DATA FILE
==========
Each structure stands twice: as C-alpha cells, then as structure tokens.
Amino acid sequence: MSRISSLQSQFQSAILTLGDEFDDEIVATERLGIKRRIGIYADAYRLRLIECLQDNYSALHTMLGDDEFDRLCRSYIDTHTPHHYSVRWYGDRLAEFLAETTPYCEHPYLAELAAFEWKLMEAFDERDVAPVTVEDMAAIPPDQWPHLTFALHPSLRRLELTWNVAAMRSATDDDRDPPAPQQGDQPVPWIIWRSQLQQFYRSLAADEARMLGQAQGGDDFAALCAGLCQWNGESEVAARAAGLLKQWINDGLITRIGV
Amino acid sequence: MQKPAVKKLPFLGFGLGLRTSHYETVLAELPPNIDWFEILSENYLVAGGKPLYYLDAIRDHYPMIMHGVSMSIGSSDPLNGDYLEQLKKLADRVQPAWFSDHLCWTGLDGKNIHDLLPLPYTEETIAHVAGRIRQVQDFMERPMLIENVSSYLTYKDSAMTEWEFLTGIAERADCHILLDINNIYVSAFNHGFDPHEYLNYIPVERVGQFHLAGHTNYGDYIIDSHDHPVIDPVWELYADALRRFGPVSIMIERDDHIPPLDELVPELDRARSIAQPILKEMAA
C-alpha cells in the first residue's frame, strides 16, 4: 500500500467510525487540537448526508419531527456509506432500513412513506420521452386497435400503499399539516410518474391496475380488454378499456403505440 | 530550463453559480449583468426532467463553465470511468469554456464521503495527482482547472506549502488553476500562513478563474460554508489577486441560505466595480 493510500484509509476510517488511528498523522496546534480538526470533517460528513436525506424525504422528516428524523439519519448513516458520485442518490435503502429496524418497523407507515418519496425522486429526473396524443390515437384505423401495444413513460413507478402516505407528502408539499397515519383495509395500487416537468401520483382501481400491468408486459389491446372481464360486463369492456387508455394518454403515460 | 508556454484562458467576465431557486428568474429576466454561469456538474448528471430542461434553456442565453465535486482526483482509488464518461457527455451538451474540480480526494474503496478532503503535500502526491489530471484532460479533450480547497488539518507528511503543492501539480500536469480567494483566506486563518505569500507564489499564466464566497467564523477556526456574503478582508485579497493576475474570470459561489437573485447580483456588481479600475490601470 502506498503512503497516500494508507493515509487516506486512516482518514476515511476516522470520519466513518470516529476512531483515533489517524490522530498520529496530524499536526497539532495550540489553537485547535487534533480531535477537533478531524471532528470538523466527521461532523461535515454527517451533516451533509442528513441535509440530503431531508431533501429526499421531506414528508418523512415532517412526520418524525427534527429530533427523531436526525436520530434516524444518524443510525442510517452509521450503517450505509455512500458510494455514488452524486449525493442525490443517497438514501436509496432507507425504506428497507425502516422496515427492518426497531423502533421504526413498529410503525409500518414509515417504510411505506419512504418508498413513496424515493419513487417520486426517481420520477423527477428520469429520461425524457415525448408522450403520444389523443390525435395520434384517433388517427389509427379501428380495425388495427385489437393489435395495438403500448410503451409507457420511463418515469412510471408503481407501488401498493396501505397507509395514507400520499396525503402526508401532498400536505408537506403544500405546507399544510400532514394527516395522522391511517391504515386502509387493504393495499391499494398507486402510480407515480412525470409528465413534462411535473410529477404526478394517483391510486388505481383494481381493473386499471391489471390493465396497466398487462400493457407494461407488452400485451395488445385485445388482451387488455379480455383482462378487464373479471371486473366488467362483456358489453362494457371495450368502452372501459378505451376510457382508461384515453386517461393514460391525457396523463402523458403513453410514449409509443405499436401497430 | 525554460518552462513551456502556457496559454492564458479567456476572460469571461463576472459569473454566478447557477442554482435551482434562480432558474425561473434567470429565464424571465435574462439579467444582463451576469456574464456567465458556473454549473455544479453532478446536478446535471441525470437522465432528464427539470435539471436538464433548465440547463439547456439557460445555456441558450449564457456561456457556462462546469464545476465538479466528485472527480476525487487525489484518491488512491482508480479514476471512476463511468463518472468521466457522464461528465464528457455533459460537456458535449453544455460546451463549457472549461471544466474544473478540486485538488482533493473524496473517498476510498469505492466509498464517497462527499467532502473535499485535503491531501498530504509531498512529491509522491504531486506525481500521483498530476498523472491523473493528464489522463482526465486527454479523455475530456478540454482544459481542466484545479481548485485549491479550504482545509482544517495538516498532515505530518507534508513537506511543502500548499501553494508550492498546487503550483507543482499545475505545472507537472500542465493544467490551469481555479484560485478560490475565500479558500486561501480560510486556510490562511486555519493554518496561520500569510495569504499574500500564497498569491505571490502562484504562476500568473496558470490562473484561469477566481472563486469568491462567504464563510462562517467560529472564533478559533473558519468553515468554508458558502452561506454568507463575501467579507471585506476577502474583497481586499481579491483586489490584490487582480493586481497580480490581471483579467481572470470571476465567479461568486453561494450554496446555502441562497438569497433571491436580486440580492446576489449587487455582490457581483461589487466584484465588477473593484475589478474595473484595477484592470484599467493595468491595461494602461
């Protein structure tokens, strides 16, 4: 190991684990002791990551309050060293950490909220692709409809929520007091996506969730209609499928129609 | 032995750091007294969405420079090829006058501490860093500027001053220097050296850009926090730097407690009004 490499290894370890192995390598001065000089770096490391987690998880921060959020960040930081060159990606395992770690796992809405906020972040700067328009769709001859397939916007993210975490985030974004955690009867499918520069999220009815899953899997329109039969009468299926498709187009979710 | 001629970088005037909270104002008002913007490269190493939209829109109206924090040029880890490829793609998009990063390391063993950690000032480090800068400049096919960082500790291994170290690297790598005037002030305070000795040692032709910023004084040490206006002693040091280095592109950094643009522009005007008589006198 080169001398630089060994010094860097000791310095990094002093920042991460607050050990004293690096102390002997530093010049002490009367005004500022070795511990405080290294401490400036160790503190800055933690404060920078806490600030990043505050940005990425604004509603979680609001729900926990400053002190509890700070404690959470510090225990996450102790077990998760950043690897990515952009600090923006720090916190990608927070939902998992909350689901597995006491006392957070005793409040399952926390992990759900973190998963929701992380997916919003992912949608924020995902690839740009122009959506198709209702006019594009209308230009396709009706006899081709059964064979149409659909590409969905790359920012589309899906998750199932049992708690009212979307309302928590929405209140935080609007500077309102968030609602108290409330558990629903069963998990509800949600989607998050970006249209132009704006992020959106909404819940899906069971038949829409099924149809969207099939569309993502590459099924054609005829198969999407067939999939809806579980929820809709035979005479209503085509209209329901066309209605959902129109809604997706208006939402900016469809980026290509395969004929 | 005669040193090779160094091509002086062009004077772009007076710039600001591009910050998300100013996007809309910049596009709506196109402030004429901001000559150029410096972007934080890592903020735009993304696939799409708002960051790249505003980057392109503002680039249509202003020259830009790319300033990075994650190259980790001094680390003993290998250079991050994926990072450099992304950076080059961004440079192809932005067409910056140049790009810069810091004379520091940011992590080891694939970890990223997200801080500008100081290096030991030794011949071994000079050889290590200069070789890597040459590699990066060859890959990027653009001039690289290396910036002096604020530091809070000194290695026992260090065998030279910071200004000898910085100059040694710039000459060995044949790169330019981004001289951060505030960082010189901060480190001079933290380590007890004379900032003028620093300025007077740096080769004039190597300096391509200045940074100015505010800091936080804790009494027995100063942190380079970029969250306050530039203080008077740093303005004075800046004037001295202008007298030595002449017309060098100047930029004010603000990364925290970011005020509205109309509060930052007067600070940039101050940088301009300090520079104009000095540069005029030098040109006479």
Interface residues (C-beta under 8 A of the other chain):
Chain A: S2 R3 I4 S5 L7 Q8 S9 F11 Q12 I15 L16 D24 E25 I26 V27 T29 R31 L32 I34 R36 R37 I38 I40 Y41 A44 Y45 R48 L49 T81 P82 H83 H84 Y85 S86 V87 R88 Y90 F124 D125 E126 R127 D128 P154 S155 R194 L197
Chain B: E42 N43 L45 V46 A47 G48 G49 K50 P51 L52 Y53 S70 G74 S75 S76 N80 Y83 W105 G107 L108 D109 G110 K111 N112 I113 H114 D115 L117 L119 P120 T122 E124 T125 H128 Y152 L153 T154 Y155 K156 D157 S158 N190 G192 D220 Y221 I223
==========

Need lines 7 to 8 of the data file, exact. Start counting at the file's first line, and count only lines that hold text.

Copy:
Chain A: S2 R3 I4 S5 L7 Q8 S9 F11 Q12 I15 L16 D24 E25 I26 V27 T29 R31 L32 I34 R36 R37 I38 I40 Y41 A44 Y45 R48 L49 T81 P82 H83 H84 Y85 S86 V87 R88 Y90 F124 D125 E126 R127 D128 P154 S155 R194 L197
Chain B: E42 N43 L45 V46 A47 G48 G49 K50 P51 L52 Y53 S70 G74 S75 S76 N80 Y83 W105 G107 L108 D109 G110 K111 N112 I113 H114 D115 L117 L119 P120 T122 E124 T125 H128 Y152 L153 T154 Y155 K156 D157 S158 N190 G192 D220 Y221 I223